The Michigan Daily-Friday, May 5,1989-Page 12
The Ship of Fools
By Cristina Peri Rossi
Readers International $10.00/hardcover
"We didn't get rid of them when we had the chance, and one day we'll
have to let them go, so we'll have to take advantage of the time we have left
to drive them mad." So said Major A. Maciel, one-time director of the infa-
mous Uruguayan prison Libertad. Between 1973 and 1984, one in every
fifty Uruguayans-the world's highest per-capita detention rate - were held
in places like Libertad and subjected to the most sophisticated psychological
torture techniques ever developed.
Exiled Uruguayan Cristina Peri Rossi's The Ship of Fools , her first
novel to be translated into English, strives to confront this haunting legacy,
to both fathom its meaning and remember its terrors without being para-
lyzed by either. It also offers a biting and brilliant analysis of the machismo
which made military dictatorships so prevalent throughout the Southern
Cone in the 1970s. The protagonist, appropriately named Eck, is an exile,
desperately searching for order in a world rendered inchoate and fragmented
by his perpetual wanderings. Rendered incapable of fighting for the kind of
world he aspires to by the future-fearing stance of a contemplative observer,
Eck waits for that world to come to him.
And it does. For Eck's passivity accompanies an increasing sensitivity to
differences, an understanding of what it means to be alien. This attracts
others to Eck, forcing him to accept the change he once considered a "deep
betrayal," and reconcile his rage for order with the unpredictable.
As the novel progresses, Eck's relationships teach him that he cannot
treat people, as he initially treats Graciela -one of the many powerful
women he meets in the novel - as "an idea free from historical circum-
stances." Order cannot be bought by pigeon-holing people and places; to
rewrite history in an effort to control its progress would be to duplicate the
insidious and crippling methods of Uruguay's generals.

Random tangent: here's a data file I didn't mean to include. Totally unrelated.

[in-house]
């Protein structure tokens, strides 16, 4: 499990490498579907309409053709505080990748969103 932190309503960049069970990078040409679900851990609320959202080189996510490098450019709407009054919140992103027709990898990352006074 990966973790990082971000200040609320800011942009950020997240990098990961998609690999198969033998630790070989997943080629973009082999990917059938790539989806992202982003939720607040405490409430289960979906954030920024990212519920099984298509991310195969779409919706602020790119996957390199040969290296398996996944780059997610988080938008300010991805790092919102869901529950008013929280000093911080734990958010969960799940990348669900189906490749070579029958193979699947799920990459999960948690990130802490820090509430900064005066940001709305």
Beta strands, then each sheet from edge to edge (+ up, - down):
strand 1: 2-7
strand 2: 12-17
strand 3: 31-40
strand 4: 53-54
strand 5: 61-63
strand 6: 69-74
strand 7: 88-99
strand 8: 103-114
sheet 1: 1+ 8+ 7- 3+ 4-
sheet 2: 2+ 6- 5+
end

And it is this frozen vision of history which yields the most powerful
appearances of those generals. Having directly retold the story of their
crimes through the life of Eck's friend Vercingetorix, Peri Rossi then brings
them back again, albeit obliquely, weaving a perfectly ordered vision
through the narrative's medieval tapestry of the Christian creation.
Like most conjurers of nostalgia, the tapestry's vision has its attractive
side, recalling a world that apparently antedates the fragmentation and
anomie of the twentieth century. But the text gradually makes clear that
medievalism's advantages are strictly for the privileged. Letters and sketches
from school children in the text underscore the processes through which still
force women to suffer the ramifications of Eve's rebellion.
And the medieval period was no more tolerant of the alien than Eck's
world is. In one powerfully rendered chapter, Peri Rossi recaptures those
horrifying voyages in which people judged mad were consigned to decrepit
ships, pulled out to sea, and abandoned. Ships of fools, they were called -
much as prisons like Libertad are today. But the real fools, Peri Rossi sug-
gests, are those who steer the ship of the state into such insane - and in-
sanely cruel - decisions about others' lives. For, as Eck learns, "only in
imagination or dreams do the people we love occupy their proper places."
The real world is considerably more complicated. -Mike Fischer
BS, MS, PhD
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luesnik Skid Roper (left) in rockin' testimony
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g their sampling frenzy to the same stage.
The Raw and the Cooked
Great googly moogly! It's the Reverend Mojo Nixon and b
against the anti-Elvis Saturday, May 6th at Detroit's St. An
existential -looking Belgian techno-shockers Front 242 brir
Say Anything articulates
BY MARK SHAIMAN over her mother in a custody battle, And this reality is advanced by a